Why we don’t permit coyote hunting

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Vermont Family Forests deeply values hunters as conservation partners on the more than 900 acres of land we have the privilege of holding, and we welcome their presence and keen observations of the land. We allow hunting on VFF lands by written permission, a process that helps us connect directly with hunters and share information back and forth. Each year some 25-30 hunters request and receive permission to hunt particular game species on those lands—namely white-tailed deer, wild turkey, ruffed grouse, and woodcock. The permission agreement stipulates that the hunters agree NOT to hunt or trap black bear, bobcat, coyote, fisher, moose, raccoon, red and gray fox, and gray squirrel.

At the end of the year, we send each hunter a survey to learn about what they’ve seen, heard, hunted for, and harvested. Our latest survey yielded an important question. Why don’t we allow the hunting of coyotes? The hunter felt that coyotes were the reason he saw little evidence of rabbit or grouse in the forest. We’re glad for the opportunity to offer our perspectives.

Coyote photographed by remote wildlife camera at Vermont Family Forests’ Wells Farm.

In this place we now call Vermont, Euro-American settlers established their first permanent settlements in the 1700s. In the language of population ecology, we could say that they expanded their range north into Vermont at that time. By the late 1800s, settlers had extirpated (made locally extinct) both timber wolves and mountain lions—this land’s native large predators. Though the Vermont Agency of Natural Resources fields scattered reports of wolf and mountain lion sightings each year, there are no known resident populations of these large predators. 

In the ecological vacuum created by the absence of these top predators, coyotes moved into the state. Before European settlement, their range lay west of the Mississippi River, but they expanded their range east as settlers cleared land and killed off large predators in the eastern US. The first reports of coyotes in Vermont surfaced in the 1940s. As coyotes expanded east, they intermixed with canid cousins. DNA analysis shows the eastern coyote’s genetic makeup as 64% coyote, 13% gray wolf, 13% eastern wolf, and 10% domestic dog. 

Like humans, eastern coyotes are phenomenally adaptable omnivores. They eat small rodents, plants, fruit, deer, snowshoe hare, cottontail rabbits, woodchucks, insects, amphibians, reptiles, birds, and more. People have long seen coyotes as a threat to domestic livestock and as competition for wild game. Because of that, humans kill more than 400,000 coyotes across the country every year.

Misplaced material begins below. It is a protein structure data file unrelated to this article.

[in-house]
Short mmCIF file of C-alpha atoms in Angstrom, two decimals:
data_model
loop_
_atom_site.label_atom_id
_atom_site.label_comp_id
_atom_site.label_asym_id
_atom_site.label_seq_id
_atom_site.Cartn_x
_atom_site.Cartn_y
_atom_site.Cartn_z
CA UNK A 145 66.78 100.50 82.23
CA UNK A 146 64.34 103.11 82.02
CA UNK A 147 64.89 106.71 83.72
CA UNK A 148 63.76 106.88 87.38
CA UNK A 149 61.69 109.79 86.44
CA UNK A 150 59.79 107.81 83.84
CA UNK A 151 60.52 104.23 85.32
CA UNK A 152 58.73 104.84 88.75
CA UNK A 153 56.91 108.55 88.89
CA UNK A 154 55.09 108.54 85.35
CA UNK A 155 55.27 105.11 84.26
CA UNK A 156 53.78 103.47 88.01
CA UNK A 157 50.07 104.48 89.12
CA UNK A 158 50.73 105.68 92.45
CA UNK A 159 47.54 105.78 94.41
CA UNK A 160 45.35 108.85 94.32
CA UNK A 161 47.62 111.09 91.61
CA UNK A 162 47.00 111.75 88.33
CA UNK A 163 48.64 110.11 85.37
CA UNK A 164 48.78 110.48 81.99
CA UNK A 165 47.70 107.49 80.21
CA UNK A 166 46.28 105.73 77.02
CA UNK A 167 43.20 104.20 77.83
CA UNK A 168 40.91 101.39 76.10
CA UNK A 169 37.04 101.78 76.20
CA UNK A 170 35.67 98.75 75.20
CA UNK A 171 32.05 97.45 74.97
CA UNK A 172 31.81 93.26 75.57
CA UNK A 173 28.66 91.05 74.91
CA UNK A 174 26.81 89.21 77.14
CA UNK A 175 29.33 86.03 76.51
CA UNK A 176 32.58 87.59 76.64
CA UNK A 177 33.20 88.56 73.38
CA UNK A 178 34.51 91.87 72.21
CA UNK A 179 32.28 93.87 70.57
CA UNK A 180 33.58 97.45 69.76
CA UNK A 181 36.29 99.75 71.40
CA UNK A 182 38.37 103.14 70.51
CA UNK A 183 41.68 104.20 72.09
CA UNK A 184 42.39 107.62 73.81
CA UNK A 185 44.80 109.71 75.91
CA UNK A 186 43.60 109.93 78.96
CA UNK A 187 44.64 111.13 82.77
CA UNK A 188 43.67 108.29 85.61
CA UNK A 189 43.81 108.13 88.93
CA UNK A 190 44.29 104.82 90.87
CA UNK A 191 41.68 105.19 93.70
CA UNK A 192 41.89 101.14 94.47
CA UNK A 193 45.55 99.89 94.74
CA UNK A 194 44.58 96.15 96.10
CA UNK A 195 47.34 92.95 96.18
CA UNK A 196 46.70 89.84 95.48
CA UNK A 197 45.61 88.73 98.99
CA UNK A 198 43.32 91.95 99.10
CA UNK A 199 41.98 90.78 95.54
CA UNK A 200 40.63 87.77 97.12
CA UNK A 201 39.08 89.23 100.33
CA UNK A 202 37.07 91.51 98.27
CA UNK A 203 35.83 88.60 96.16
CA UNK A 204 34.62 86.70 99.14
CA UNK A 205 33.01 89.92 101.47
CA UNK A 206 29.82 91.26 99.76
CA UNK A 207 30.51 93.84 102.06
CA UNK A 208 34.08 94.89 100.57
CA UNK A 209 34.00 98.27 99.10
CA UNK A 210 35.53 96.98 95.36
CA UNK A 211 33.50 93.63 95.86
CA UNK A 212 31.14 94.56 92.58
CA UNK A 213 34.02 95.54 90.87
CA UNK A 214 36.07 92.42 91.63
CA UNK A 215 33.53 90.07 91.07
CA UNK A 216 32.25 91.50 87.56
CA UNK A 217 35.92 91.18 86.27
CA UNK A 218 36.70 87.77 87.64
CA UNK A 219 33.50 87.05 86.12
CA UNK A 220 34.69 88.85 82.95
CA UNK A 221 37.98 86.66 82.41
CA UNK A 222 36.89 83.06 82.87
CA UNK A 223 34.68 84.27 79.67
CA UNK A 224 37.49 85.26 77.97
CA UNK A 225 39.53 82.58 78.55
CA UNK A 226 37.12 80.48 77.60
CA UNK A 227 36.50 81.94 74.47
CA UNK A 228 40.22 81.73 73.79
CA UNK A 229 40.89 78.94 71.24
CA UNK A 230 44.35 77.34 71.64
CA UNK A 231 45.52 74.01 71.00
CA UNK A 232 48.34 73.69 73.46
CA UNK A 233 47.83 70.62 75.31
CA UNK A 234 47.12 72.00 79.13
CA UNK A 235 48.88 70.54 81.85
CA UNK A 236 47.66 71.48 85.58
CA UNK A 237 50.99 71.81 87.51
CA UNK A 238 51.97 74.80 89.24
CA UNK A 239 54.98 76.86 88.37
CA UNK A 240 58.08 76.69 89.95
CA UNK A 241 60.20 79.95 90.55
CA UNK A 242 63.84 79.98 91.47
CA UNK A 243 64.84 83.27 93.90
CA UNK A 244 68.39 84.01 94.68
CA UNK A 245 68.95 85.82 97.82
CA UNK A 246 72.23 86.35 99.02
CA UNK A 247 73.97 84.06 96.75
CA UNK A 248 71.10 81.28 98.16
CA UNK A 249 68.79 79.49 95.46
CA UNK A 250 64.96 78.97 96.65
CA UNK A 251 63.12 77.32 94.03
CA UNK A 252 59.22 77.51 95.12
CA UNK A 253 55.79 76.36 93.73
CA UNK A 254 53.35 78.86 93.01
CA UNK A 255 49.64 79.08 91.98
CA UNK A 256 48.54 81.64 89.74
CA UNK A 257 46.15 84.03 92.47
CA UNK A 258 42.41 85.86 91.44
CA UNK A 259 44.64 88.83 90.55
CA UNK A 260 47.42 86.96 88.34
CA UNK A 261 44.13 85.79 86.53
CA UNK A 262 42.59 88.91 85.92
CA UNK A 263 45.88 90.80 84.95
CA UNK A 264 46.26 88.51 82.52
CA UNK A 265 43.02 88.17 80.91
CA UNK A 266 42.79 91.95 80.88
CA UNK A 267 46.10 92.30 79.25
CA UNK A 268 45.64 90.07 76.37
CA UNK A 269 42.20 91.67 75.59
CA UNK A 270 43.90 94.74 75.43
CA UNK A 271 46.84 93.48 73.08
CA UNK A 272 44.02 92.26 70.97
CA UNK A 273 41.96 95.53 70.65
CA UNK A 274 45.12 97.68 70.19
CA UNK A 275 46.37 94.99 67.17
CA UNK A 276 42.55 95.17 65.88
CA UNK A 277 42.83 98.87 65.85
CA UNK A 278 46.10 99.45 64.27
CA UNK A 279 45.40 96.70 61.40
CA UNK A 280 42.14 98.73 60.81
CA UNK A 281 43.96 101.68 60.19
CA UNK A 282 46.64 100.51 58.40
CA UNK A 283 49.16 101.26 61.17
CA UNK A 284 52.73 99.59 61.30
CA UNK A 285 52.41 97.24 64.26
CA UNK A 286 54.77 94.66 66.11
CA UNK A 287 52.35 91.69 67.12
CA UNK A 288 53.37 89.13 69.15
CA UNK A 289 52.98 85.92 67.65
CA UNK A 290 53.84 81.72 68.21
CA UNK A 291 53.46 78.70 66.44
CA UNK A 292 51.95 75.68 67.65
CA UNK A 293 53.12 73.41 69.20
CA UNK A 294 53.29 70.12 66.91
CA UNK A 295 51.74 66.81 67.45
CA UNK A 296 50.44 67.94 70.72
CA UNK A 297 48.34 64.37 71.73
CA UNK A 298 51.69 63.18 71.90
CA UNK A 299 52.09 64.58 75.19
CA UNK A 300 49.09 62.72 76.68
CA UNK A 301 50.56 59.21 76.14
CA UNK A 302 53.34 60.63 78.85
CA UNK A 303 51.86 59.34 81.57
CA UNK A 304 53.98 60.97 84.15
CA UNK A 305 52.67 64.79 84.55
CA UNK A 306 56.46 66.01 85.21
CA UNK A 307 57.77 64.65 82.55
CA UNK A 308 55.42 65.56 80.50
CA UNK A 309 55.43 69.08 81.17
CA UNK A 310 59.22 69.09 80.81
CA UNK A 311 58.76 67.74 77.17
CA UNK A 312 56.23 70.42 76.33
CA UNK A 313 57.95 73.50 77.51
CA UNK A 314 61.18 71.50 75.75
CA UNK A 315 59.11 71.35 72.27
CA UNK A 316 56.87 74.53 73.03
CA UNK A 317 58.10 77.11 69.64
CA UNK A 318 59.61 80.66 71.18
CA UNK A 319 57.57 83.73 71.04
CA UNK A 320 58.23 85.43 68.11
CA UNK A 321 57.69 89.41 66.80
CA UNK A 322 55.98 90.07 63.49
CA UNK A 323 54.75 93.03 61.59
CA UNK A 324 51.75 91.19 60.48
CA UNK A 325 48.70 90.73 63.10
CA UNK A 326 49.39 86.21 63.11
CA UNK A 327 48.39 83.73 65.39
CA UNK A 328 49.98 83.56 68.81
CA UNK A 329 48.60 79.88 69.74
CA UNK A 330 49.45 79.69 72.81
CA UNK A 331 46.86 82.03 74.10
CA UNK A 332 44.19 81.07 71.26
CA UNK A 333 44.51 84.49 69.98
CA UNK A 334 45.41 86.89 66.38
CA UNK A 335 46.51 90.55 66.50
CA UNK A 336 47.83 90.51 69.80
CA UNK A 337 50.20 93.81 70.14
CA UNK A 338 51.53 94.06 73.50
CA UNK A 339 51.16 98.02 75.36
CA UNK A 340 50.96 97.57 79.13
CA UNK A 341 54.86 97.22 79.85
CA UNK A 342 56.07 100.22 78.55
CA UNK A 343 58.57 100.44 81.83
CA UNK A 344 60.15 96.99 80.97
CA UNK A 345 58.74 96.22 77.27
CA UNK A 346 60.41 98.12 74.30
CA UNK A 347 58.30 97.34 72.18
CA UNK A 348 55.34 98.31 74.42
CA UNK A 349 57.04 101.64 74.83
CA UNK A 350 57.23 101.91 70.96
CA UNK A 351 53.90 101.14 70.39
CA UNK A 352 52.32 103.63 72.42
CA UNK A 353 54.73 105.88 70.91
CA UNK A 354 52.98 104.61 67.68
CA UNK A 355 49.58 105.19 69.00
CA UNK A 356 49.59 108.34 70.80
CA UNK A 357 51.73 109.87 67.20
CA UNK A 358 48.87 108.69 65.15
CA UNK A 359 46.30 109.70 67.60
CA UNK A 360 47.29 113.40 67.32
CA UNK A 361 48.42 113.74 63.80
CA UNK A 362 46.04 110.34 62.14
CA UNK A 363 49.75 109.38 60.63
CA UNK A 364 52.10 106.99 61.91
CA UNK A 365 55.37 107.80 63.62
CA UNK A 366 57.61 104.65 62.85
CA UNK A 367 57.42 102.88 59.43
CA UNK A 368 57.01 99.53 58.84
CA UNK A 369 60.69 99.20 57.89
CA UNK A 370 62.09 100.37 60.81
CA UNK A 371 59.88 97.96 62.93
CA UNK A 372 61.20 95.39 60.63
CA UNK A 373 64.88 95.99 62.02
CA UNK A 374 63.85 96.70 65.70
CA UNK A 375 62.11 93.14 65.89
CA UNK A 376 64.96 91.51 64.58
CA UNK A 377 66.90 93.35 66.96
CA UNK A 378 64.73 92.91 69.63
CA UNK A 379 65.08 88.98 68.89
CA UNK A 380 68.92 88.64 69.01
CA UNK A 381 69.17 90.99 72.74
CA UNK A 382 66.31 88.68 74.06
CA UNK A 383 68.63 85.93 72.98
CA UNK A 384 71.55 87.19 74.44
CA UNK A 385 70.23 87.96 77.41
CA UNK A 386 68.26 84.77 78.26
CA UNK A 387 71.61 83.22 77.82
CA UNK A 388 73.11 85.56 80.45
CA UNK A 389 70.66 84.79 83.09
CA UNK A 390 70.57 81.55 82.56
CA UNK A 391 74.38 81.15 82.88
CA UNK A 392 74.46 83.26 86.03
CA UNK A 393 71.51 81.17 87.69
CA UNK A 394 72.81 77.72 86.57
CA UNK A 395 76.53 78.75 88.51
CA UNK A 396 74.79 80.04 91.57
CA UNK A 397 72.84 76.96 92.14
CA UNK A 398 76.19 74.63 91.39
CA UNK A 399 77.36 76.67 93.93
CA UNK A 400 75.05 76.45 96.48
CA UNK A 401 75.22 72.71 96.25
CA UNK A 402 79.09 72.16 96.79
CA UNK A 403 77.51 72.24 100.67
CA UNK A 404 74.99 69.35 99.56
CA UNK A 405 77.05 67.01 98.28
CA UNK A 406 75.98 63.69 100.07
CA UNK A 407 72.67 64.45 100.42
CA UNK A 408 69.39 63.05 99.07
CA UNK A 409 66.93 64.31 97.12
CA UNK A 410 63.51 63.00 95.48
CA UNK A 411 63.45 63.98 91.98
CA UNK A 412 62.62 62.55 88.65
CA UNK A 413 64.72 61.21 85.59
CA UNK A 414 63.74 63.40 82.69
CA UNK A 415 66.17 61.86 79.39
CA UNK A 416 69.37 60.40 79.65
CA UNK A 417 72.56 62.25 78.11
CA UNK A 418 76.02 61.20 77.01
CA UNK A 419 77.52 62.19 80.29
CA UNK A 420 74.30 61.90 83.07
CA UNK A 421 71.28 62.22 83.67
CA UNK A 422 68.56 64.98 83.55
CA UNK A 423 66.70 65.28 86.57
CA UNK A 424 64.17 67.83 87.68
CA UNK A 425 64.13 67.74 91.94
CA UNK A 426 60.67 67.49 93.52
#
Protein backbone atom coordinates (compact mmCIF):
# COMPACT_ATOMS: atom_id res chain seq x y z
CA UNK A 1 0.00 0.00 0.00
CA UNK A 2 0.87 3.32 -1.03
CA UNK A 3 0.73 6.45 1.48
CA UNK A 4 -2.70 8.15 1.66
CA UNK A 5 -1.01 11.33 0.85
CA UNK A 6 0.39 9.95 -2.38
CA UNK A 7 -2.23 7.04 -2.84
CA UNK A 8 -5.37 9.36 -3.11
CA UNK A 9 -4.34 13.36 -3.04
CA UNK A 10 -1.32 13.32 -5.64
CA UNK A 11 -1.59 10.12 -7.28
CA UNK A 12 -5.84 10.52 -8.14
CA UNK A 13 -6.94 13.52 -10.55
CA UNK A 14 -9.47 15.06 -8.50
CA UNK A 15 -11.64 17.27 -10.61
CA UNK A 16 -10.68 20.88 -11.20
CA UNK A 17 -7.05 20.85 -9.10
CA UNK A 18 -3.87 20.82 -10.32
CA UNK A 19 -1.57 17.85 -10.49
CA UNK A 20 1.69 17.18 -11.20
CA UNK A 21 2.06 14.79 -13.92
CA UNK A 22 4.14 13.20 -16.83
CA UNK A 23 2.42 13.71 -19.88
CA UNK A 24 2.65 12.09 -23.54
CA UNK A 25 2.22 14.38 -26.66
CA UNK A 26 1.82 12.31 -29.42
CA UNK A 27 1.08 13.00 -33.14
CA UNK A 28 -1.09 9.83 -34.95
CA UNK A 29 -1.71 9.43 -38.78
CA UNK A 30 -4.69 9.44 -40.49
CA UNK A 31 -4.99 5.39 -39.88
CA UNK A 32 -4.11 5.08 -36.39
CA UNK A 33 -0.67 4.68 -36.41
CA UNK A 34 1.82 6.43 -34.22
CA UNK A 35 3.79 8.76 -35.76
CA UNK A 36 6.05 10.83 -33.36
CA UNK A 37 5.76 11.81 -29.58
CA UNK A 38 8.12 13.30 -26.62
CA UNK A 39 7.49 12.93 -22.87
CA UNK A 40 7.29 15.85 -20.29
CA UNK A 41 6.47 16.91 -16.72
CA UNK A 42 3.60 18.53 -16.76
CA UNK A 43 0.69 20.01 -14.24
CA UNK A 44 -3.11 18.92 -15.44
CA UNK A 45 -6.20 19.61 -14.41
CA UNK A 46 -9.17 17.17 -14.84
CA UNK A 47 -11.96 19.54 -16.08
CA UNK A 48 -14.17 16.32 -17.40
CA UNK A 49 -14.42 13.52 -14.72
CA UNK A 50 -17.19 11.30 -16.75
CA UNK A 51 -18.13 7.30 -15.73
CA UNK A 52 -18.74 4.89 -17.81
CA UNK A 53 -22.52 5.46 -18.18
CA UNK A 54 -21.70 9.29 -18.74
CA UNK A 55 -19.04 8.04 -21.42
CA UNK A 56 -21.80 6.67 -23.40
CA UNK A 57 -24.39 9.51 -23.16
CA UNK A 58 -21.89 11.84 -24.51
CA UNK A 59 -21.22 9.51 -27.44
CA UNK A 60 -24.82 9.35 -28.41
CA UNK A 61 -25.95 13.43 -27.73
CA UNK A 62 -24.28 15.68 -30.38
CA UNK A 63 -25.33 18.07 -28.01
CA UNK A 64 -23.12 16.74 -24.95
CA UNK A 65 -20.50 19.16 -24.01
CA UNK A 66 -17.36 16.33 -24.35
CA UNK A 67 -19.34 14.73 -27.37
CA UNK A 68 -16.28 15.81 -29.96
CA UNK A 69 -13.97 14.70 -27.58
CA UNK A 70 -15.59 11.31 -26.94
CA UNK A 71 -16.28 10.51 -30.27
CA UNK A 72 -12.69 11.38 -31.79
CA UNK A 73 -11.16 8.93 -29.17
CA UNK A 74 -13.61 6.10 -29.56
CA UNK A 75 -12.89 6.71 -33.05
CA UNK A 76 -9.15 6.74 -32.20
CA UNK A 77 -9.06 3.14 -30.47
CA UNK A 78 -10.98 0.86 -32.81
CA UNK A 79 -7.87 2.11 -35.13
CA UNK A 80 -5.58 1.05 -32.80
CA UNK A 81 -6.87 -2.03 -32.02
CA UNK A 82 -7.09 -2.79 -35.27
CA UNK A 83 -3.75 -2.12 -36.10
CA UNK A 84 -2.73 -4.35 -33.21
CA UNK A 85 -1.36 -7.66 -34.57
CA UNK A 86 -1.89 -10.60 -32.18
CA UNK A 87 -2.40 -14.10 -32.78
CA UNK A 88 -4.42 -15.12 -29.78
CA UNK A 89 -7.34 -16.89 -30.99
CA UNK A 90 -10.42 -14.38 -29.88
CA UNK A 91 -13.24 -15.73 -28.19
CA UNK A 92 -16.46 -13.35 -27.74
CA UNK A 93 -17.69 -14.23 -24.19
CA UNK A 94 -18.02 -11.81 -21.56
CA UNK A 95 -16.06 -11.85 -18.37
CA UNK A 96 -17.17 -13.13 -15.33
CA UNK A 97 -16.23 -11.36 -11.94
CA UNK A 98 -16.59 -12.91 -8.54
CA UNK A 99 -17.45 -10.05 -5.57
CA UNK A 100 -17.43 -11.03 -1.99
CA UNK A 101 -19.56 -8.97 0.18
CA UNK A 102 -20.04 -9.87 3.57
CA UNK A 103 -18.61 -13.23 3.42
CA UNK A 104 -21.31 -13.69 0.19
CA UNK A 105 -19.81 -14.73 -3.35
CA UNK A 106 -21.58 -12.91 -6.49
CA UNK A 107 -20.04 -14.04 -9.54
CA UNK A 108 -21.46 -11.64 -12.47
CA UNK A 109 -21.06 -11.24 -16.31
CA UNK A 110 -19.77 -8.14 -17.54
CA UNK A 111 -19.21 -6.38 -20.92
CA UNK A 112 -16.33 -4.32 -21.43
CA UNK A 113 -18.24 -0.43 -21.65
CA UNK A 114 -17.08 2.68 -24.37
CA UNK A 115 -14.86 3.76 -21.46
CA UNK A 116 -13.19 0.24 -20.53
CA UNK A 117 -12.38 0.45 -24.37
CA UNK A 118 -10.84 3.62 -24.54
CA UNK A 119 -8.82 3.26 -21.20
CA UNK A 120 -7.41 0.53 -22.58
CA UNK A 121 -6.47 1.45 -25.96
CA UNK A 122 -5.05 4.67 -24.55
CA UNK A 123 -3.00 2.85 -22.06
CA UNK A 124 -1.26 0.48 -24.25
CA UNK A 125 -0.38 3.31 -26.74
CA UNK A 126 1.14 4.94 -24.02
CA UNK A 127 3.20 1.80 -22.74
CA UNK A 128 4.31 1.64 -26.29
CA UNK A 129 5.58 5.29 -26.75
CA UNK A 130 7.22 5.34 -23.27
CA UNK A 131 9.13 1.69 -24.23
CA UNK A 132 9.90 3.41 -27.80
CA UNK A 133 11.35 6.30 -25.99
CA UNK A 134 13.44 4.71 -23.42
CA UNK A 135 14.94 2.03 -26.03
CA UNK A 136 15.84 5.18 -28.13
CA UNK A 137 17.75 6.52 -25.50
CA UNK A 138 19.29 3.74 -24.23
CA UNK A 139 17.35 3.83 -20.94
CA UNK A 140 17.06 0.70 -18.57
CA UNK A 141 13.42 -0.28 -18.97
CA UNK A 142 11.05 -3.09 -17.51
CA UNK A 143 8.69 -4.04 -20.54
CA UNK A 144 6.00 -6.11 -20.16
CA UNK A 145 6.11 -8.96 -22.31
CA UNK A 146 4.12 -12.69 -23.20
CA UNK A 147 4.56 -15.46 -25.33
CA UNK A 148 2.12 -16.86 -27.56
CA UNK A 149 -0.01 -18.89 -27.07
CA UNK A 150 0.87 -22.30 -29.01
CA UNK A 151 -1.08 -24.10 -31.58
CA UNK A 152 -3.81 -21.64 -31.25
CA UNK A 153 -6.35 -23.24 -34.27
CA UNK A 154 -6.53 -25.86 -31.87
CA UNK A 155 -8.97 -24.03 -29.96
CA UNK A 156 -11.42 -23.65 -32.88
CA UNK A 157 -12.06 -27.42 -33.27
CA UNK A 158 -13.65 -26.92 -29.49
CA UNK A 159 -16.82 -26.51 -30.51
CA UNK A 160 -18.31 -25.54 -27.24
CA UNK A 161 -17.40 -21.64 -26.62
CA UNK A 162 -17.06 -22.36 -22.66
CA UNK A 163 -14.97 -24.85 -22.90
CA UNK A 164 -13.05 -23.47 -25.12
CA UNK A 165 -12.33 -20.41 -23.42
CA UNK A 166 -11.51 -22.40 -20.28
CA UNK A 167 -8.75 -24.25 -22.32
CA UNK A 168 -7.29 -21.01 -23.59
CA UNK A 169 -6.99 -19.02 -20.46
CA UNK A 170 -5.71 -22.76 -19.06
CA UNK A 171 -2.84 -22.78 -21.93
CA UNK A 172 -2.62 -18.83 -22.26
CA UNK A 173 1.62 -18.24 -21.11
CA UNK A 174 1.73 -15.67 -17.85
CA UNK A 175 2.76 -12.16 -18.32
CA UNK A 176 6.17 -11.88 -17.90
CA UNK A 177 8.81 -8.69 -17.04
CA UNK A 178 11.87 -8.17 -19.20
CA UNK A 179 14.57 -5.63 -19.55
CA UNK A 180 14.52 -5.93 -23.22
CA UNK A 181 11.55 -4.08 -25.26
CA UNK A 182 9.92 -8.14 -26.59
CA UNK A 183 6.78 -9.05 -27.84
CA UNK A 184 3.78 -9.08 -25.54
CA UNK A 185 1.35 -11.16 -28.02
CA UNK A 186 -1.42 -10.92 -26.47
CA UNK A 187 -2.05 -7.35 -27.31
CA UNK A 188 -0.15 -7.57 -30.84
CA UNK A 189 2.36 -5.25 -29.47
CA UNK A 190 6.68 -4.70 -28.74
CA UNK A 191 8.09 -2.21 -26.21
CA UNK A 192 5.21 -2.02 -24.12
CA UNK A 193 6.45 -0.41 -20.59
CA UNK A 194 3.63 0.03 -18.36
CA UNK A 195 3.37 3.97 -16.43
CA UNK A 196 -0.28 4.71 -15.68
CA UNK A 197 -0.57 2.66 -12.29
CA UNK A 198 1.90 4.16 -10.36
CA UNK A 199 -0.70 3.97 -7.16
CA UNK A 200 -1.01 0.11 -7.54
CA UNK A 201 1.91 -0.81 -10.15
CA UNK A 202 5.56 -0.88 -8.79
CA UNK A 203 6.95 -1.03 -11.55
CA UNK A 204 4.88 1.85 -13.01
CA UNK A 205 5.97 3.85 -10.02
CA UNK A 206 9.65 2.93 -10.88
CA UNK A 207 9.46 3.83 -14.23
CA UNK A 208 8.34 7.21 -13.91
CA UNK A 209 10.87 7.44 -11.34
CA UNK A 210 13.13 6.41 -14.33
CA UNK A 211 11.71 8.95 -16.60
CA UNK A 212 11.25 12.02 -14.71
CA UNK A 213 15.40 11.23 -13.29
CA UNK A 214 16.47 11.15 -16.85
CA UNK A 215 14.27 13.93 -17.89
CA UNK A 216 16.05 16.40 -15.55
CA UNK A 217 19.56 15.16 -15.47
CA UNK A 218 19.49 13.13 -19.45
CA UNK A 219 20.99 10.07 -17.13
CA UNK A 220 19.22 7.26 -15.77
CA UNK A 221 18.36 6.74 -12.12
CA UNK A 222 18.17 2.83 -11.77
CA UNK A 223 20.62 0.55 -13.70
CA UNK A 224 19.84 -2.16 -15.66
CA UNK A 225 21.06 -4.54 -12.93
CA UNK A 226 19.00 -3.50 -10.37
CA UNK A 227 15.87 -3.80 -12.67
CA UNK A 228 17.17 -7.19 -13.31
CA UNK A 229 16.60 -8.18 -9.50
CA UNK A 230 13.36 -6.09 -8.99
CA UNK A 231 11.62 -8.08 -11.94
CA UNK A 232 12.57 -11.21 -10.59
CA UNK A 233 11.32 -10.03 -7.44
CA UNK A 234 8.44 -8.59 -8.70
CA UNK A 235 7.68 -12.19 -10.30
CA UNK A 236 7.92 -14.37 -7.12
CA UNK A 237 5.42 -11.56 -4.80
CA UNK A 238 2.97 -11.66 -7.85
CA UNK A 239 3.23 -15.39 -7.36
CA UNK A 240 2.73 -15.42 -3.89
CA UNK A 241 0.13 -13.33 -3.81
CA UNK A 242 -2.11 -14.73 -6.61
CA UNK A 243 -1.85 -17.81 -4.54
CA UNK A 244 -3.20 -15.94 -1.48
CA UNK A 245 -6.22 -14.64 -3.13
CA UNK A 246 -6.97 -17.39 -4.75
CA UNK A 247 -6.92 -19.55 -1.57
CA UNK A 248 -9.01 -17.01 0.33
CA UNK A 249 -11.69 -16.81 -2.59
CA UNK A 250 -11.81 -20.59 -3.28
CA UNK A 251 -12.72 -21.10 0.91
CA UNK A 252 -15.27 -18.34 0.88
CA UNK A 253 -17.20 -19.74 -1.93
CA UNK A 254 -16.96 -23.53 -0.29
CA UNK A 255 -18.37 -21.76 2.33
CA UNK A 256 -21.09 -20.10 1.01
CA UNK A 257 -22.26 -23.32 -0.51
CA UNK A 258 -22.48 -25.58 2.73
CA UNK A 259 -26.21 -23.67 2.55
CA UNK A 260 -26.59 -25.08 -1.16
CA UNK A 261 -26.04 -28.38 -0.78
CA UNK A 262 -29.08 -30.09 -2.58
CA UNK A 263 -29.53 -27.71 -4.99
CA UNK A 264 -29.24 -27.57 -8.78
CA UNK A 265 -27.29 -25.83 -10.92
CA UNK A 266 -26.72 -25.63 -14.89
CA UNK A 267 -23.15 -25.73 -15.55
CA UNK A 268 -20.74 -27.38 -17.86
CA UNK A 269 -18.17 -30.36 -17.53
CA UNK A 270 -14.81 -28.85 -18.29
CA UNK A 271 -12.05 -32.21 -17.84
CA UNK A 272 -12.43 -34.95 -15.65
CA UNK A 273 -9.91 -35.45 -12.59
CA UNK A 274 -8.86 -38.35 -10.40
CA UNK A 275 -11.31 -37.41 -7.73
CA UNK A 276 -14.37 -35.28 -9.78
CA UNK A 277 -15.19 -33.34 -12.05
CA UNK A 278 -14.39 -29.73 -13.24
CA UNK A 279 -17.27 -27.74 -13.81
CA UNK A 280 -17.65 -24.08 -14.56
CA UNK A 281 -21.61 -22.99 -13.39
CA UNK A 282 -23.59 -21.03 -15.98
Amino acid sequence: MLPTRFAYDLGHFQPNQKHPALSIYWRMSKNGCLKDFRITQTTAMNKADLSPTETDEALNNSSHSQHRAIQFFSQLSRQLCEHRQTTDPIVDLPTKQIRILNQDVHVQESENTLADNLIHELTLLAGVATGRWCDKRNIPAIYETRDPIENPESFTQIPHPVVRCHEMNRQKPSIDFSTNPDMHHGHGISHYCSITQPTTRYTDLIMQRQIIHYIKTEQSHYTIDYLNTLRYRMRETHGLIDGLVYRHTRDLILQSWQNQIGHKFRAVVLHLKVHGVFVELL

This intensive hunting achieves a result far different from its intended aim. That’s because under normal conditions, only the dominant (“alpha”) male and female in a coyote pack breed. When one or both alphas are killed, other coyotes in the pack vie for dominance, breeding at younger ages, birthing many more pups, and often spreading into new territory. In most cases, the fewer coyotes you kill, the fewer you’ll have.

But that’s not what motivates our hunting policy. Research overwhelmingly suggests that the best way to nurture healthy natural communities and wildlife populations is to restore and protect healthy habitat. At Vermont Family Forests, protecting forest community health is at the core of everything we do. 

Coyote photographed by remote wildlife camera at Vermont Family Forests’ Wells Farm.

The lion’s share of the land we hold came to us with conservation easements that stipulate that the forestlands shall remain forever wild. As a result, those lands are growing toward mature, climax forest habitat, interspersed with small, wind-created openings.  In such a forest, species that tend to live in young forest habitat—like snowshoe hare and ruffed grouse—will likely become less abundant, at least until a major storm event blows open big holes in the forest canopy. With climate change, these powerful storm events are becoming increasingly common. 

In these dynamic forest communities, coyotes add to wildlife species richness while performing some of the ecological tasks once performed by wolves and mountain lions. By doing so they add to the forest’s capacity for self-renewal. We celebrate them, and deeply appreciate their presence.

On VFF’s lands, the day may come when mountain lions and wolves are once again top predators. That would be a sight to behold! Until then, both coyotes and human hunters help fill that niche, and we are grateful to them both for being here.